According to the agreement signed in 2011 between the UAE and India for the 'transfer of sentenced prisoners, both countries allow for the sentenced prisoners to be transported to their home country for their imprisonment term.
However, these provisions do not apply when the crime in question pertains to heinous crimes of murder, drug abuse, financial fraud etc.
The conditions that must be met in order for a sentenced criminal to be transferred from the UAE to India or Vice versa:
- A minimum imprisonment term of at least six months should be pending.
- A final conviction should have been awarded against the person, and no other cases should exist against the said person.
- The request for transfer is confirmed by both the UAE and India.
- Tax and customs crimes could be subject to extradition if the same act was criminalized in both countries.
- If the person was just a partner, then the request for the extradition could be accepted against him
Question: Sometimes the criminal law covers acts which were done out of the national territory as exceptional rules although the criminal law only applies to the act in the national territory and in some rare cases the person could be punished if the crime was committed outside.
The question here can the extradition be done or requested on the basis of a crime done out of the territory?
Answer: Yes, that could be done. However, the requested country could take the decision in light of the circumstances and danger of the crime.
Question: Could the extradition be done on the basis of political crimes?
Answer: It is subject to the power of the requested country whether to execute the extradition for political rights or not and Article No. 6 of the treaty gives the power to the requested country to refuse the extradition if they believe that the crime is political.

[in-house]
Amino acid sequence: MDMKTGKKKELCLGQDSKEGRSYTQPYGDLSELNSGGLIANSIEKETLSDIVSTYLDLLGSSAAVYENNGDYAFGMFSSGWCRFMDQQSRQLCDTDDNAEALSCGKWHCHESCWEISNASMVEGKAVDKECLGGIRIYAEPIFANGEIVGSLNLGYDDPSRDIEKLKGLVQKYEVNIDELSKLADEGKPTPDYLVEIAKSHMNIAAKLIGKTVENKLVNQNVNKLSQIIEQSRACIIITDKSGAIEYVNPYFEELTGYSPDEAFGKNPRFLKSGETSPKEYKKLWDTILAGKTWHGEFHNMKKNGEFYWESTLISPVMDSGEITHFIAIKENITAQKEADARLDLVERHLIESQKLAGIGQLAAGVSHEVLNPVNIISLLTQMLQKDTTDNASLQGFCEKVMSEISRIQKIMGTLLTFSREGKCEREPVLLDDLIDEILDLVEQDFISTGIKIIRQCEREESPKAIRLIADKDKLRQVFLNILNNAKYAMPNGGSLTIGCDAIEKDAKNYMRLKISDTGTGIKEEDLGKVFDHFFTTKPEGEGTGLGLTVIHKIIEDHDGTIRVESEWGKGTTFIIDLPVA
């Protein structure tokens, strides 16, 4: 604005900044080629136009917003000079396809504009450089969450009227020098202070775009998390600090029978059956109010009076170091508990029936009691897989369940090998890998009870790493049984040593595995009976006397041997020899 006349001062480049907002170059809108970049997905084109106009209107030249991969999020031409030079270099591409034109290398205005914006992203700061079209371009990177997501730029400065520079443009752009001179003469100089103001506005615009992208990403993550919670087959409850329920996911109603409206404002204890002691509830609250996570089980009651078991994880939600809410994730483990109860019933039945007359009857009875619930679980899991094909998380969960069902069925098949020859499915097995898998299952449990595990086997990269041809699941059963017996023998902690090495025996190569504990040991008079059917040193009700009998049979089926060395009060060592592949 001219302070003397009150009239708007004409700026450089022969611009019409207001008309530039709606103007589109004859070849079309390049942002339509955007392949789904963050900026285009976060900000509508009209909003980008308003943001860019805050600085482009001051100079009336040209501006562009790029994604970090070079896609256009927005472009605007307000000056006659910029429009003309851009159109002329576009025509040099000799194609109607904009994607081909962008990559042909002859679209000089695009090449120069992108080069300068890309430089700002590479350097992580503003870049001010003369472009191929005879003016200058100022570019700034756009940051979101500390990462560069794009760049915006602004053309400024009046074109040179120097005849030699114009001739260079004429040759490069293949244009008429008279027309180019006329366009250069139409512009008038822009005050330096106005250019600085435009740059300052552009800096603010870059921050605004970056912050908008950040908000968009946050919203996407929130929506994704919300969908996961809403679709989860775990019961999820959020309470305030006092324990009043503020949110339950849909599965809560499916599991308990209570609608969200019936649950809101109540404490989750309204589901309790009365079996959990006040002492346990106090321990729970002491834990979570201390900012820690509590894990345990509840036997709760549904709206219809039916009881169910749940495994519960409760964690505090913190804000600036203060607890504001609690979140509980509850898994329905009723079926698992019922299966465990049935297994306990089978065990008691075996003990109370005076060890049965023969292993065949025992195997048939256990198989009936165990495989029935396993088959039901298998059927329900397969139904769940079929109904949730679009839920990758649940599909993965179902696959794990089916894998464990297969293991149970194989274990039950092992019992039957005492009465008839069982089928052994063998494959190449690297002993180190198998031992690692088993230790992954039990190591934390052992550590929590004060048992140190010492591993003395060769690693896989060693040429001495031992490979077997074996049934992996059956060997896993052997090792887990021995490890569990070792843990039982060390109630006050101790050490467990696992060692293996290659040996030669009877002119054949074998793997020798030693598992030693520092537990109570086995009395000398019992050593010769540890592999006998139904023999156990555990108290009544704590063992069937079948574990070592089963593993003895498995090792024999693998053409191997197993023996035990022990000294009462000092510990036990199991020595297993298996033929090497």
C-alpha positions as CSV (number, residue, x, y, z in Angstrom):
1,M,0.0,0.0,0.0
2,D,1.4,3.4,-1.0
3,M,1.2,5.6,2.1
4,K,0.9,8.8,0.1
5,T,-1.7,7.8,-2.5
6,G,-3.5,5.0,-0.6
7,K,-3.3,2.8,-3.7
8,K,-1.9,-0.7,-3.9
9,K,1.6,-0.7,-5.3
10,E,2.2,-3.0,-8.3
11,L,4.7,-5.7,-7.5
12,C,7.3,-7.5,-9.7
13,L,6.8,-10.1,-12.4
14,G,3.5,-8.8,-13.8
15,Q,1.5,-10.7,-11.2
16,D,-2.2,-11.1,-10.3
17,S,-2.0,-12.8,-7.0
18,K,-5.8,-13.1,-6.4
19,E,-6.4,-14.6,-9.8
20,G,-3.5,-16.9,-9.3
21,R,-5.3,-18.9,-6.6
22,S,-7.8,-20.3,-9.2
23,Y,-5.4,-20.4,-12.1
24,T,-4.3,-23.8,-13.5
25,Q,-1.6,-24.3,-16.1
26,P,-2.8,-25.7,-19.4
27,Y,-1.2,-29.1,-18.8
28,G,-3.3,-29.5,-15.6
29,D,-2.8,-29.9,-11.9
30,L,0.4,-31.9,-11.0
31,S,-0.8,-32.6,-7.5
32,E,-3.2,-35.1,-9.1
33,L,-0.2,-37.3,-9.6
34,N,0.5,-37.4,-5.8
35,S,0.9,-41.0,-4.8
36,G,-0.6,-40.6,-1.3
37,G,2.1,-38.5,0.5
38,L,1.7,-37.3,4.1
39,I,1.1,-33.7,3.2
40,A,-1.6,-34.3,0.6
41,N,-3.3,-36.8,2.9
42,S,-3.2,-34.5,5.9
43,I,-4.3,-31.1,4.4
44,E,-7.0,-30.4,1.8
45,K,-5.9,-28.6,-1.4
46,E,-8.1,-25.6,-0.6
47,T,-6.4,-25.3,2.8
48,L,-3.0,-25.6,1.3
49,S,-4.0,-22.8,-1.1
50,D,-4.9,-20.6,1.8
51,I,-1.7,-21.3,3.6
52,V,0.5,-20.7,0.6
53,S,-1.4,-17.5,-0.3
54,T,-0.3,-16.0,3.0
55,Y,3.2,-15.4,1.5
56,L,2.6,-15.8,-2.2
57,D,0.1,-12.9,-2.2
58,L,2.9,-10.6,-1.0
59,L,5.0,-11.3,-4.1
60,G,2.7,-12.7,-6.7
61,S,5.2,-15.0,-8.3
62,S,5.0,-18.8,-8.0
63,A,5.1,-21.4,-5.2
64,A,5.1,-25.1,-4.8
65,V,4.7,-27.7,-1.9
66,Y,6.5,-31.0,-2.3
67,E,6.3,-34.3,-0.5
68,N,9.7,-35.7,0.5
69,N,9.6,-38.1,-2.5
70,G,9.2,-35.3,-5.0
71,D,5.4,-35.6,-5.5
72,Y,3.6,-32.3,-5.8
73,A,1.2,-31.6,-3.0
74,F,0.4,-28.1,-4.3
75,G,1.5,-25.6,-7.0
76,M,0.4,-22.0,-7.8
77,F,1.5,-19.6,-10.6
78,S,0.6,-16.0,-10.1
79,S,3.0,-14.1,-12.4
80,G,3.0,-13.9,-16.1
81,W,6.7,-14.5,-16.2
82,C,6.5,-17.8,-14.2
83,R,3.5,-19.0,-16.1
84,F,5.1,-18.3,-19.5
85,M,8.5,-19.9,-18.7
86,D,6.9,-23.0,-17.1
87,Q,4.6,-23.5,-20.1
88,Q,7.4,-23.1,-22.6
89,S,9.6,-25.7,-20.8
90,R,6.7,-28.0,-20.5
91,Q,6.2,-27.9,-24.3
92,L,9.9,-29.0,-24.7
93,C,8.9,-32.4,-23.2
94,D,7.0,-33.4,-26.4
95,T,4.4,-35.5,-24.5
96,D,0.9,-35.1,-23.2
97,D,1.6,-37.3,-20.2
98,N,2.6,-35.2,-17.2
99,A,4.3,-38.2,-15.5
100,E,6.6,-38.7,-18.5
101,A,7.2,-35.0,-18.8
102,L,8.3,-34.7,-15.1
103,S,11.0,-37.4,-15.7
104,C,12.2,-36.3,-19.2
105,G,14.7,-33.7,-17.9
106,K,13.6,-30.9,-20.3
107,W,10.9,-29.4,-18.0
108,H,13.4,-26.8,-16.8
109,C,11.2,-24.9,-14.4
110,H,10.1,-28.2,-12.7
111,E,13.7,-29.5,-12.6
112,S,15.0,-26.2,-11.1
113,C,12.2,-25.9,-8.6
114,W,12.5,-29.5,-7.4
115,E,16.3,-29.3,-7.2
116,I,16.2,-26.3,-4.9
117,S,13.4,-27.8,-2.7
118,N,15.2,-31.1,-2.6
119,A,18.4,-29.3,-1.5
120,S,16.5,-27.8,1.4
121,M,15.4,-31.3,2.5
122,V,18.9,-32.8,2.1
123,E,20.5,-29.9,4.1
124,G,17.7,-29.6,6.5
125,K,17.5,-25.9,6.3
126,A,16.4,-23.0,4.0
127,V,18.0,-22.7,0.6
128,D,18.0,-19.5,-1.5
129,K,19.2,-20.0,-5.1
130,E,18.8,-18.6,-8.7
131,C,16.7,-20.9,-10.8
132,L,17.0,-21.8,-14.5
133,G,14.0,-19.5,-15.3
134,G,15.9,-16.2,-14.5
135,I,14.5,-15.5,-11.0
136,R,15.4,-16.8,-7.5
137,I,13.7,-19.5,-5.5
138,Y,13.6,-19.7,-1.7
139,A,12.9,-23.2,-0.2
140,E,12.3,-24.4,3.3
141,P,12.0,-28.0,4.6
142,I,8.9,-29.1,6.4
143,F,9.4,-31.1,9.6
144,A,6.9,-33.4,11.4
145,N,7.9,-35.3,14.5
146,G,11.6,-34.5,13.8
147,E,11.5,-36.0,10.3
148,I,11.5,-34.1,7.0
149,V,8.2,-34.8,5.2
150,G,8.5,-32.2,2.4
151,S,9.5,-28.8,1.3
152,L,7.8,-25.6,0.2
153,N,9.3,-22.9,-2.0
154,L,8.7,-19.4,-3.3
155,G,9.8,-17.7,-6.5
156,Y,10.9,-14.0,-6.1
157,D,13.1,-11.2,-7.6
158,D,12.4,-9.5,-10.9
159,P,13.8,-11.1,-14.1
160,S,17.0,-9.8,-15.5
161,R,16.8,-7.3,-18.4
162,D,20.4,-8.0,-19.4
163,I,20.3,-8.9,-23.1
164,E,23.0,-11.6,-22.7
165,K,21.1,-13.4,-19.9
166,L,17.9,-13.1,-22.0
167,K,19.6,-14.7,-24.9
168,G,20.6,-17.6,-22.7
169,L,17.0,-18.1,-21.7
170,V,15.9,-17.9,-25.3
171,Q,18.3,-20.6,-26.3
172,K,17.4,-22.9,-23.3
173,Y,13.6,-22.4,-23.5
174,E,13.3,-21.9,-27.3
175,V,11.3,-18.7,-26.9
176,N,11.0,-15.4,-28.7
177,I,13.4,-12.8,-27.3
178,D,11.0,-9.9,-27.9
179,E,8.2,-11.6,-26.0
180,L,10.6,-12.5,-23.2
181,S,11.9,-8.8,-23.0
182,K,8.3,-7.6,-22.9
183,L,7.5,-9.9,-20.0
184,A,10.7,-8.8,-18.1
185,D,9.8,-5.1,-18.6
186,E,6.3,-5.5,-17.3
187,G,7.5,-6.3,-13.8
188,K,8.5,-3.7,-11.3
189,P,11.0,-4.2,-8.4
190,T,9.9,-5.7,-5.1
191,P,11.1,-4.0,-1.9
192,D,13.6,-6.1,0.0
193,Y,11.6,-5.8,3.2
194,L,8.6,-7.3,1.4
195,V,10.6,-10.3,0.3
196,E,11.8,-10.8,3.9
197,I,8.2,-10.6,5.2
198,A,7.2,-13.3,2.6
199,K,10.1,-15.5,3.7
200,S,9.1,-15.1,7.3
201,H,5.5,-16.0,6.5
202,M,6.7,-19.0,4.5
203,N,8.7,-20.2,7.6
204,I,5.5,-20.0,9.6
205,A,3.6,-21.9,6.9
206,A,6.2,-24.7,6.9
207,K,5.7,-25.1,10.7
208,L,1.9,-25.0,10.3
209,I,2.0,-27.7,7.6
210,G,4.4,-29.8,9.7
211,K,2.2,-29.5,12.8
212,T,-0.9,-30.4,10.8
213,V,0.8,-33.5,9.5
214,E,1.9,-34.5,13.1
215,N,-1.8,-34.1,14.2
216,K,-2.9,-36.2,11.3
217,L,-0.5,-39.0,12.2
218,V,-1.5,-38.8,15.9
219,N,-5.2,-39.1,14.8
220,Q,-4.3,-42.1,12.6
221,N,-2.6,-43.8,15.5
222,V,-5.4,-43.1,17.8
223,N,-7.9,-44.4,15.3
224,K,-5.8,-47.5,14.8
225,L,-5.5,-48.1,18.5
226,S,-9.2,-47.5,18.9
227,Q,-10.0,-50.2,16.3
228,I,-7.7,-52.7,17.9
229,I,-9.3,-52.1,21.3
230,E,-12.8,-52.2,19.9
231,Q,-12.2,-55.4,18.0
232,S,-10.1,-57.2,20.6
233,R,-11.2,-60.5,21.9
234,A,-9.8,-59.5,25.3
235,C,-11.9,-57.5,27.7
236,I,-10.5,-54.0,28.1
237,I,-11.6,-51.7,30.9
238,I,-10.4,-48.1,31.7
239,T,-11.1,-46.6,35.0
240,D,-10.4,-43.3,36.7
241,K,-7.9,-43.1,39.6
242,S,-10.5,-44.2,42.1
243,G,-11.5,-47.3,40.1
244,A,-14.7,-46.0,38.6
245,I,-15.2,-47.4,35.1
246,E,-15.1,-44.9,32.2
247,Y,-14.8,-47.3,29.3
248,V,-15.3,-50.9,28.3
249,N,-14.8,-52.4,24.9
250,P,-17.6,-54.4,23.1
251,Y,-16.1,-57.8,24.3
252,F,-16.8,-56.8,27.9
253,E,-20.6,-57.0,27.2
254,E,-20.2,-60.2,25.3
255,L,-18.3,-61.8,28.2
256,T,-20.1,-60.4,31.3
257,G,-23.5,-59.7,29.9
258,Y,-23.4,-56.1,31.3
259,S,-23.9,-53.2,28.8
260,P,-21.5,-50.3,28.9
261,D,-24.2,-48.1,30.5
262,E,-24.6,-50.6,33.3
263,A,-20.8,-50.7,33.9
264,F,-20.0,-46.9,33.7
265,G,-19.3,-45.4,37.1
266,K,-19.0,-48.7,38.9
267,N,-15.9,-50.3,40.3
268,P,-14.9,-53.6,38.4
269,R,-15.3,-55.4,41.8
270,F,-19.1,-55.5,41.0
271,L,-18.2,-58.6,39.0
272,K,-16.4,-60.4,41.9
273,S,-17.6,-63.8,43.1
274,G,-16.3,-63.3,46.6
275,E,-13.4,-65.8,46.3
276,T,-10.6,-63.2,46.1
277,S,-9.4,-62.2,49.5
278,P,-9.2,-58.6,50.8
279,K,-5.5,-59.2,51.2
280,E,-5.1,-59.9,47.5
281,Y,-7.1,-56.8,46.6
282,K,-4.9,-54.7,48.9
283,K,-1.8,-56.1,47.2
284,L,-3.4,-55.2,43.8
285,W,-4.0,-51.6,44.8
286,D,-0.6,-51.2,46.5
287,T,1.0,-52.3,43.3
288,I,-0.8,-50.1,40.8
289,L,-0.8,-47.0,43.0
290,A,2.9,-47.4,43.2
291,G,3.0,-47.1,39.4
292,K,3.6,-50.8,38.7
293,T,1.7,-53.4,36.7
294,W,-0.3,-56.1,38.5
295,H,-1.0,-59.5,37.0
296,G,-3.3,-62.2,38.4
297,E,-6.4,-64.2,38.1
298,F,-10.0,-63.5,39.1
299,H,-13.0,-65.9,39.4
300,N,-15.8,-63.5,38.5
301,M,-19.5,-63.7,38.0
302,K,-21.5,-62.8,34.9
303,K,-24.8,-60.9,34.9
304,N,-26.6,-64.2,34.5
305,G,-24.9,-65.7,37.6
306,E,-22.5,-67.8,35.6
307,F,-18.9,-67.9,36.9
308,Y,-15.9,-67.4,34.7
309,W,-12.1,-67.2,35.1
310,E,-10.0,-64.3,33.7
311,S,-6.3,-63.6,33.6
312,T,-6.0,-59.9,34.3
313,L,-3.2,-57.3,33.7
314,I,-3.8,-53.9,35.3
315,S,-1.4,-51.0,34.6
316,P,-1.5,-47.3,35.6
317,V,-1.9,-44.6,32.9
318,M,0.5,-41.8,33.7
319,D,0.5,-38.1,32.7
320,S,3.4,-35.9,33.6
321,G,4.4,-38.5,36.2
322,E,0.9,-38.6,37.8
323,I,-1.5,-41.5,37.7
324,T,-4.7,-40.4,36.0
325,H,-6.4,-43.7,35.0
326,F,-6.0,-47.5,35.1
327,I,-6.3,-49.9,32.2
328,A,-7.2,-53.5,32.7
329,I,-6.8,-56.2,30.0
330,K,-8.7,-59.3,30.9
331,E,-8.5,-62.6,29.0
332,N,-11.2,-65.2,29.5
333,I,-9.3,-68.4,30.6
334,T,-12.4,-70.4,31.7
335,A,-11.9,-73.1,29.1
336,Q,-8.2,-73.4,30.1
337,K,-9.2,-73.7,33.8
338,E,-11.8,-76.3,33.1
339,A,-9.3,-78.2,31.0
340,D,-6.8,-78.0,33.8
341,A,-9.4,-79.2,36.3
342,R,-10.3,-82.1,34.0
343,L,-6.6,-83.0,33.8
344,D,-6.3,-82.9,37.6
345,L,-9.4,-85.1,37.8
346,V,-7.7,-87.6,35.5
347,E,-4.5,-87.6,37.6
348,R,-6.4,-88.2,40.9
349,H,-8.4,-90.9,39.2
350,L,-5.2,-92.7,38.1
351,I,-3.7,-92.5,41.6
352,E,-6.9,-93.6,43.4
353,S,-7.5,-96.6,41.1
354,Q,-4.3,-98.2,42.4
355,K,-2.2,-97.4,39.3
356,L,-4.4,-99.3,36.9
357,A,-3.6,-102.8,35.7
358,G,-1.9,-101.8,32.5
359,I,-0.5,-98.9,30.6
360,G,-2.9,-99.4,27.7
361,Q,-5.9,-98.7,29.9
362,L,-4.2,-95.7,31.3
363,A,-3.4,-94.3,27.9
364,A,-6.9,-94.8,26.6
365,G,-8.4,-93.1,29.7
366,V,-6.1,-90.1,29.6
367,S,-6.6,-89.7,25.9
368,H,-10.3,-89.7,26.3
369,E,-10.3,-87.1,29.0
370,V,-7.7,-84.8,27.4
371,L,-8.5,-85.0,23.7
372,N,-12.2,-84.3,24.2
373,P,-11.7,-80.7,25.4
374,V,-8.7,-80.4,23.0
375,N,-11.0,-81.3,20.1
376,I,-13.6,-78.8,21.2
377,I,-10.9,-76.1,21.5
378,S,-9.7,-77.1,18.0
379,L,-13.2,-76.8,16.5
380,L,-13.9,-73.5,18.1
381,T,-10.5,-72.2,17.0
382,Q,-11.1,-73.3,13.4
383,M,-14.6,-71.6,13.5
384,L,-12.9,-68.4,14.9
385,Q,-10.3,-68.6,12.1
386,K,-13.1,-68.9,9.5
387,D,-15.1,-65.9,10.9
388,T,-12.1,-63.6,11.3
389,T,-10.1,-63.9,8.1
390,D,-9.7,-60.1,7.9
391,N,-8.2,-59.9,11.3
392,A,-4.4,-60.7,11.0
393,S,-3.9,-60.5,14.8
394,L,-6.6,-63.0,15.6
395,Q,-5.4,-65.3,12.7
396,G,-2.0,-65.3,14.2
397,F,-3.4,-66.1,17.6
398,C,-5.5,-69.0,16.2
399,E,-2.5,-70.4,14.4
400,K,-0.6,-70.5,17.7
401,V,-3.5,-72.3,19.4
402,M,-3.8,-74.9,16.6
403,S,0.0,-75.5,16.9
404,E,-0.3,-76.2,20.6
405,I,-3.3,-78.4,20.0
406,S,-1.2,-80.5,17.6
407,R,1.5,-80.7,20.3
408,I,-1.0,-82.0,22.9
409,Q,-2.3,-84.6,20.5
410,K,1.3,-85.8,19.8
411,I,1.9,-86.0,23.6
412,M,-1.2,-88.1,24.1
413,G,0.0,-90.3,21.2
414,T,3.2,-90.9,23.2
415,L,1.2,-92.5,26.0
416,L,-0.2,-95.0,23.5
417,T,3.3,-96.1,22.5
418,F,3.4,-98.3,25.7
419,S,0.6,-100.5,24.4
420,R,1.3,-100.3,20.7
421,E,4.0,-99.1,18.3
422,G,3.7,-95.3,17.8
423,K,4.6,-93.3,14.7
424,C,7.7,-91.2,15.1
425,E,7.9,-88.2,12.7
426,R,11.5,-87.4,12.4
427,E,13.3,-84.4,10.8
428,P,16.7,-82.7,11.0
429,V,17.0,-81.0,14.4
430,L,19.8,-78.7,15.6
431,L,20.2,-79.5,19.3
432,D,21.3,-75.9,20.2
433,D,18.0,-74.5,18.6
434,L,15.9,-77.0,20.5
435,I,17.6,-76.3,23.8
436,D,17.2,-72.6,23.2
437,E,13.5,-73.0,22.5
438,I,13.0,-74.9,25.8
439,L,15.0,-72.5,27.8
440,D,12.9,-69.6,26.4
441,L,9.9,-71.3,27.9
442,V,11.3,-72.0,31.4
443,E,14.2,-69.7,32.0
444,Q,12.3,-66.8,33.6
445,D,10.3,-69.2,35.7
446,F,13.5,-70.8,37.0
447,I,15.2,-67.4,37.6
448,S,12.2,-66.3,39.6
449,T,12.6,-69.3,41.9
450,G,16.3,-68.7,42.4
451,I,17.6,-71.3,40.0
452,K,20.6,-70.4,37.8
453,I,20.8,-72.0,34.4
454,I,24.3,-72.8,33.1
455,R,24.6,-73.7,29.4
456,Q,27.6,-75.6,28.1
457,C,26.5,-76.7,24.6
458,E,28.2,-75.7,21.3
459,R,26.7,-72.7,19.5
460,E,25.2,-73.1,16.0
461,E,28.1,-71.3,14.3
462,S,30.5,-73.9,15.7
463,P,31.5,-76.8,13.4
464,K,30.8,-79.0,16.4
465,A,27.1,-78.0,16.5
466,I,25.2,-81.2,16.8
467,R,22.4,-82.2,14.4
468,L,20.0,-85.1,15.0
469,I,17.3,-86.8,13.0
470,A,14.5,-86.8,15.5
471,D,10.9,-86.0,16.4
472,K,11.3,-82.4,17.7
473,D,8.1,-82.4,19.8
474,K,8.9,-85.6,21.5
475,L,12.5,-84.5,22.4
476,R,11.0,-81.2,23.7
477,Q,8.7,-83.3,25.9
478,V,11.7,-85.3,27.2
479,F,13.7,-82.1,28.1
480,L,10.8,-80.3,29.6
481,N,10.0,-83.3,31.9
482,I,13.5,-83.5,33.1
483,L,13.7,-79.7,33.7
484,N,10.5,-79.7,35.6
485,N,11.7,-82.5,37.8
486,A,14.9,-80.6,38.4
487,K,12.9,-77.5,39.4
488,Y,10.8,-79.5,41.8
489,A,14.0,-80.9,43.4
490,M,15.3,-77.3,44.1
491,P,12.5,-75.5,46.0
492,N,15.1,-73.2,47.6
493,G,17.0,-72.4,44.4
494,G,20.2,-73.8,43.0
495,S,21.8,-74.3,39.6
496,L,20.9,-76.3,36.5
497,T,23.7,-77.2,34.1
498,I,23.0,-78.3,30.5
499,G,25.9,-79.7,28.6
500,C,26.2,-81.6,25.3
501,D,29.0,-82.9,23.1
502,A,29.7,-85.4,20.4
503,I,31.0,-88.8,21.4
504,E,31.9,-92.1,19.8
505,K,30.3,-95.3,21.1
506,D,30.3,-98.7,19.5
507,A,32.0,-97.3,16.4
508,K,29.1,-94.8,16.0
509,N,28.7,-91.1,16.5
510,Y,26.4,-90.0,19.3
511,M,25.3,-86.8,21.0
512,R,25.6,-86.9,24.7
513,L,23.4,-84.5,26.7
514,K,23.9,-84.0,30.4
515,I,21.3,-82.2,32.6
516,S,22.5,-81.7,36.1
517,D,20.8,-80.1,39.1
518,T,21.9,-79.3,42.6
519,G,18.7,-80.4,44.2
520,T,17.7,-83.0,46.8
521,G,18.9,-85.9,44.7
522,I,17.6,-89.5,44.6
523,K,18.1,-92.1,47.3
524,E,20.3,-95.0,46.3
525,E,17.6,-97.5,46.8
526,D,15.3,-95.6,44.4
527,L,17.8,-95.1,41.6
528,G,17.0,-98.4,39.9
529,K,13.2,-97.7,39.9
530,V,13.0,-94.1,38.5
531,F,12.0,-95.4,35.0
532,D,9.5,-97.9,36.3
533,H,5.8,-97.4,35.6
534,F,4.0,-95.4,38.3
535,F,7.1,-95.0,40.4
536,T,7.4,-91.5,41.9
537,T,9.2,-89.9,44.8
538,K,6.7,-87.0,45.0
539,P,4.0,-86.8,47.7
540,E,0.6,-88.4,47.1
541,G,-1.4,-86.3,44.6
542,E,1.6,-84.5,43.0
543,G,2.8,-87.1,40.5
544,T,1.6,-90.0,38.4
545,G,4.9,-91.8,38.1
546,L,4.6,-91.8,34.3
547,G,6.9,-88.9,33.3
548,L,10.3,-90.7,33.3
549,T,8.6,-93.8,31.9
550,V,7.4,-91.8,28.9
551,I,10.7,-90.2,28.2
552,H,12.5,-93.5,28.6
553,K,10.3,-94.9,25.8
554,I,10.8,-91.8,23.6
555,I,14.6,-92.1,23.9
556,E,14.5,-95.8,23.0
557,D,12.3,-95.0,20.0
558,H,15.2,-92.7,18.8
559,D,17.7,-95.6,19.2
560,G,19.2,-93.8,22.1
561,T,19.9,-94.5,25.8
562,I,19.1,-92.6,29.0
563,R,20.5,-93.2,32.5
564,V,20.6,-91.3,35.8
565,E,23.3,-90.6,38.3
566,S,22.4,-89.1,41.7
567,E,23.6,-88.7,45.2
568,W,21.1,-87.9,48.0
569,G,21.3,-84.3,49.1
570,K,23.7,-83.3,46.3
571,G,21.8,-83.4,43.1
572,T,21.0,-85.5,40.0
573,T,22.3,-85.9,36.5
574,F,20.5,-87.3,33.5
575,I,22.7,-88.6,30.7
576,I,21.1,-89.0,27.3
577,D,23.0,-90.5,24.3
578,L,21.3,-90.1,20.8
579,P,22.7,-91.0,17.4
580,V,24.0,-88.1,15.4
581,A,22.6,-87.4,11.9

Question: What happens if the requested country receives more than one extradition request from different countries at the same time?
Answer: According to Article No. 12 of the signed treaty, the priority in such cases shall be given to:
- The country that faced damage because of the crime and such damage affected the national security interest of their citizens, then
- The country where the commission of the crime has been done on their land or territory, then
- The country where the accused belongs by nationality.
After executing extradition, the person shall not be delivered to a third country without the approval of the requested country.
If the person got detained while the investigation is going on before the extradition is executed, then such detention period shall be deducted from the sentence.
Exceptions to Extradition Requests:
Both India and UAE do not allow extradition requests for their nationals.
However, in such instances, the accused can still be tried in one jurisdiction based on the case instituted in the other. With the recent changes imparted in the extent of judicial cooperation between both countries in 2020, India now accepts direct execution of the final judgment issued by a UAE civil court concerning civil or financial matters.
The content of this article is intended to provide a general guide to the subject matter. Specialist advice should be sought about your specific circumstances.